Kyunghee Pyun is associate professor of art history at the Fashion Institute of Technology, State University of New York. Her scholarship focuses on history of collecting, reception of Asian art, diaspora of Asian artists, and Asian American visual culture. She was a Leon Levy fellow in the Center for the History of Collecting at the Frick Collection and works on a book project entitled Discerning Languages for Exotic: Collecting Asian Art. She wrote Fashion, Identity, Power in Modern Asia (Palgrave Macmillan, 2018) discussing modernized dress in the early 20th-century and is working on school uniforms in East Asia. As an independent curator, she has collaborated with contemporary artists in New York since 2013. Her recent project, Invisible Nomads & Weavers: The Yörüks, Bakerwals & Changpas is a part of visual ethnographic research on the impact of migration and globalization on nomadic communities of weavers and farmers of Pashmina goats in Central Asia.
Women for Cotton and Men for Wool: Gendered Textiles in Colonized Korea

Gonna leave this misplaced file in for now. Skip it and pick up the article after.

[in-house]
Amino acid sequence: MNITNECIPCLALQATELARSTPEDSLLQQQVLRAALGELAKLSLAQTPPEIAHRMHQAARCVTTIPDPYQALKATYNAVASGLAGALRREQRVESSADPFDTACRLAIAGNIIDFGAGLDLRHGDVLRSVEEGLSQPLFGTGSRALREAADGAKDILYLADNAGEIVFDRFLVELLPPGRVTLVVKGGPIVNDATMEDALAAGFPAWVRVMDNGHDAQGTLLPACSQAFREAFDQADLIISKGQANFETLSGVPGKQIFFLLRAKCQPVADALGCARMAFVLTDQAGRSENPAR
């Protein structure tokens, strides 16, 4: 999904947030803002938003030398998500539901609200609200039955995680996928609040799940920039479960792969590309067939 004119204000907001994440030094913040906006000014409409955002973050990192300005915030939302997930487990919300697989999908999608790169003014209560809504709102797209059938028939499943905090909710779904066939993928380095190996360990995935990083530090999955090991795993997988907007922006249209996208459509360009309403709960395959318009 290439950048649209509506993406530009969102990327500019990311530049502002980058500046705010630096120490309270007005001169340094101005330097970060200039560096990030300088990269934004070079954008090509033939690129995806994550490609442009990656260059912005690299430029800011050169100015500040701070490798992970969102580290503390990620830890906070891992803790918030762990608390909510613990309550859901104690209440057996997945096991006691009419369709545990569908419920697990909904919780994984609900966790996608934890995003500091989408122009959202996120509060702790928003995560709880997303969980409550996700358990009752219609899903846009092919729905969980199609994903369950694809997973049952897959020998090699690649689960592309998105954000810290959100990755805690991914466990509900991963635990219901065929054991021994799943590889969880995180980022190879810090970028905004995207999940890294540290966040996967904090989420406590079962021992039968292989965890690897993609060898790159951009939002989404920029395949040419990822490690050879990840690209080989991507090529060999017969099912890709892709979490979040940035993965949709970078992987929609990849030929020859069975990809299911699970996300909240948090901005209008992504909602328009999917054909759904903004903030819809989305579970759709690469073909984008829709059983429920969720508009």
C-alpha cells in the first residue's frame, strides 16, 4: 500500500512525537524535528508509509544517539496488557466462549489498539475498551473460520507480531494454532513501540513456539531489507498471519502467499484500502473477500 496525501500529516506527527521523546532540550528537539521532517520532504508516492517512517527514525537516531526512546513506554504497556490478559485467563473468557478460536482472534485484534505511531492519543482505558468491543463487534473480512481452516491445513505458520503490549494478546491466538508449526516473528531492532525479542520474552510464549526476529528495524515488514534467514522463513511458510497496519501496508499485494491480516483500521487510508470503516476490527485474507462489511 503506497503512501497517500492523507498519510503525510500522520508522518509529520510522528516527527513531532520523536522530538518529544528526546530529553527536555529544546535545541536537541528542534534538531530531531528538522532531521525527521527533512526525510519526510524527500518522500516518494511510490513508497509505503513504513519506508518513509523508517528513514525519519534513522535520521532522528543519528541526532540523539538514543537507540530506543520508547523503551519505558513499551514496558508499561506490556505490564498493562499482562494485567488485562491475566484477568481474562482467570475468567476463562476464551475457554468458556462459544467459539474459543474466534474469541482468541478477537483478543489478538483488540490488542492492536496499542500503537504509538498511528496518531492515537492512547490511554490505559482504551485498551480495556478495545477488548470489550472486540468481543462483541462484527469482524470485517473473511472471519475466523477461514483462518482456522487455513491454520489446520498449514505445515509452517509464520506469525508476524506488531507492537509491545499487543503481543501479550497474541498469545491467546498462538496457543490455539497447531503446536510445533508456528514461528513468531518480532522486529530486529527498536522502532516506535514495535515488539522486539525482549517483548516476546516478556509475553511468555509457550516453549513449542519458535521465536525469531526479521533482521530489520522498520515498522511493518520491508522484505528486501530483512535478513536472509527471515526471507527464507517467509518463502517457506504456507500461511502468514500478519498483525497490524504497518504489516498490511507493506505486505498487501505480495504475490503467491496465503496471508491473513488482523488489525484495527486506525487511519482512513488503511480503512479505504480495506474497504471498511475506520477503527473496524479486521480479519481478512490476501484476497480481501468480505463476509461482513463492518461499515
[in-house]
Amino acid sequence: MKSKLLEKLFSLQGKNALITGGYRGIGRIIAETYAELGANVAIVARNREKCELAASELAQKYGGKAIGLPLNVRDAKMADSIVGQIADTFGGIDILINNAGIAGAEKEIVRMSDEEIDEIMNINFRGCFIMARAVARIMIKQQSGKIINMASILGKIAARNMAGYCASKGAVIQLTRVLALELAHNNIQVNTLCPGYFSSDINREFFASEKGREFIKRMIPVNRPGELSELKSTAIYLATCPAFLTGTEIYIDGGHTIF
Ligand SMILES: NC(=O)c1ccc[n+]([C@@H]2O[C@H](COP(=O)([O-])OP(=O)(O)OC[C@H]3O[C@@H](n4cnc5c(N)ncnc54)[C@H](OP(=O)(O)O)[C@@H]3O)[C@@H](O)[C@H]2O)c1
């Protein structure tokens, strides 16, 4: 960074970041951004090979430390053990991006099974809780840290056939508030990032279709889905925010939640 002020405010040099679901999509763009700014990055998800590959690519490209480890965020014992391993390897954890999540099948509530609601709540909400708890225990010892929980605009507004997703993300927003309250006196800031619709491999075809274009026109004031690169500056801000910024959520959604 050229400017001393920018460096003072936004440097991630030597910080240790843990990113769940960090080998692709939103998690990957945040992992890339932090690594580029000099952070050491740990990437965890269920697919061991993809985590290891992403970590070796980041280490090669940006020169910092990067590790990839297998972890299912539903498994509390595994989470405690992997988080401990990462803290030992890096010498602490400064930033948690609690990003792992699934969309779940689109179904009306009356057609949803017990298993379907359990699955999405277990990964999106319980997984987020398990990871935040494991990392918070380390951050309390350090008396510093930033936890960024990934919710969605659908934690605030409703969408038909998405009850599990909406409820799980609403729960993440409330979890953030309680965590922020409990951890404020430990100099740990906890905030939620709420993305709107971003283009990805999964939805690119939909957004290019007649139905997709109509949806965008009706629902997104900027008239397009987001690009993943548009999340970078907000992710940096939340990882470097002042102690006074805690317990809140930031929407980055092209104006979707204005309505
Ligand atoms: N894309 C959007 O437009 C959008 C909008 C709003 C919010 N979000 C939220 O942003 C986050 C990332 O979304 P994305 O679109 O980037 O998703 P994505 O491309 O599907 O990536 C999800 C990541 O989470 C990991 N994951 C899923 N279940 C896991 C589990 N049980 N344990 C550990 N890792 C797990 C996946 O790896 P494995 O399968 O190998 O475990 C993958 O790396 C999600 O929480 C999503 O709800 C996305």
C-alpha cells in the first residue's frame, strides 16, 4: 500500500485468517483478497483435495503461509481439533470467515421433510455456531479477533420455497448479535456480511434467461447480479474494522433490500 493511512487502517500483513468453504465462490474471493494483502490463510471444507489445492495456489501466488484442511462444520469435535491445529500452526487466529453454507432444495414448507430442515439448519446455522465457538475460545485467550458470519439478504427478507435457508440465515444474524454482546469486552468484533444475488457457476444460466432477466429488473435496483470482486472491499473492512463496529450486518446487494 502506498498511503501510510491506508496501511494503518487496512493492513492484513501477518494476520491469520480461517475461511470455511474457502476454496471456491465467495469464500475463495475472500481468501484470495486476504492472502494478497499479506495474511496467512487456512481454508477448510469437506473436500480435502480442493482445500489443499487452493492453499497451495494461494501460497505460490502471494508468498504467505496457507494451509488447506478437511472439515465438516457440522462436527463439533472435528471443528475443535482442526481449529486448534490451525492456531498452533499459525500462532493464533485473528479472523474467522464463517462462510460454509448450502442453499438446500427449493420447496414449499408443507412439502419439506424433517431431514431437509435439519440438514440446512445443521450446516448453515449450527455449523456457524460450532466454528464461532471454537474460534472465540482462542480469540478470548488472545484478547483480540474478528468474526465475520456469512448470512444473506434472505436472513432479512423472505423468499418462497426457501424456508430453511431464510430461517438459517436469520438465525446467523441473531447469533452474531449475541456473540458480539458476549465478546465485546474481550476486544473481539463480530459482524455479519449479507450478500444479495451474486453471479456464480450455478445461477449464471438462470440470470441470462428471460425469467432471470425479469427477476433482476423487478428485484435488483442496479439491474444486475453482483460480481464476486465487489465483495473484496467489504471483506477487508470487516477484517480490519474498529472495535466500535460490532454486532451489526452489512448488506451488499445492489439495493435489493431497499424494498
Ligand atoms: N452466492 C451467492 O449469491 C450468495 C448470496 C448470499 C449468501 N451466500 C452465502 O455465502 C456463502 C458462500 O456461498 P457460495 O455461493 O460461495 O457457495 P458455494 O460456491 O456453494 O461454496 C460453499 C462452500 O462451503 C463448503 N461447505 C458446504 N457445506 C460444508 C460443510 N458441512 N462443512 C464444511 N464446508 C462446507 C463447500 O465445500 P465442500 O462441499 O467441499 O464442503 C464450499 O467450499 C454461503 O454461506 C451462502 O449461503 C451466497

Using advertising campaigns in popular magazines in the early twentieth century, this paper analyzes gendered consumption of textiles in colonized Korea. The Japanese Government-General allowed manufacturing cotton textiles or cotton-mixed synthetic textiles to colonized citizens in Korea. In the advertisement of Kyungbang and Jobang, two representative enthno-national companies of cotton woven textiles owned and operated by Korean people, women were often portrayed as major consumers and patrons of commodities provided by these companies. Woolen textiles were not allowed for manufacturing within Korea until 1945. Japanese companies or Japanese-owned wholesales monopolized the supply of woolen textiles and advertised them as a luxury for the elite—affluent men and dandies. Business history of Kyungbang and Jobang is introduced in the context of “patriotic capitalism” or construction of national capital [minjok jabon]. The dichotomy between cotton woven textiles and woolen woven textiles is also visible in public space and resulted from economic disparity between rural and urban communities. In the beginning of the colonized governance of Korean citizens, the Japanese government used a pretext of public hygiene and sumptuous consumption to eradicate community-based funerary custom while they promoted homegrown production of ramie or hemp linen by women for funerary clothing in rural areas.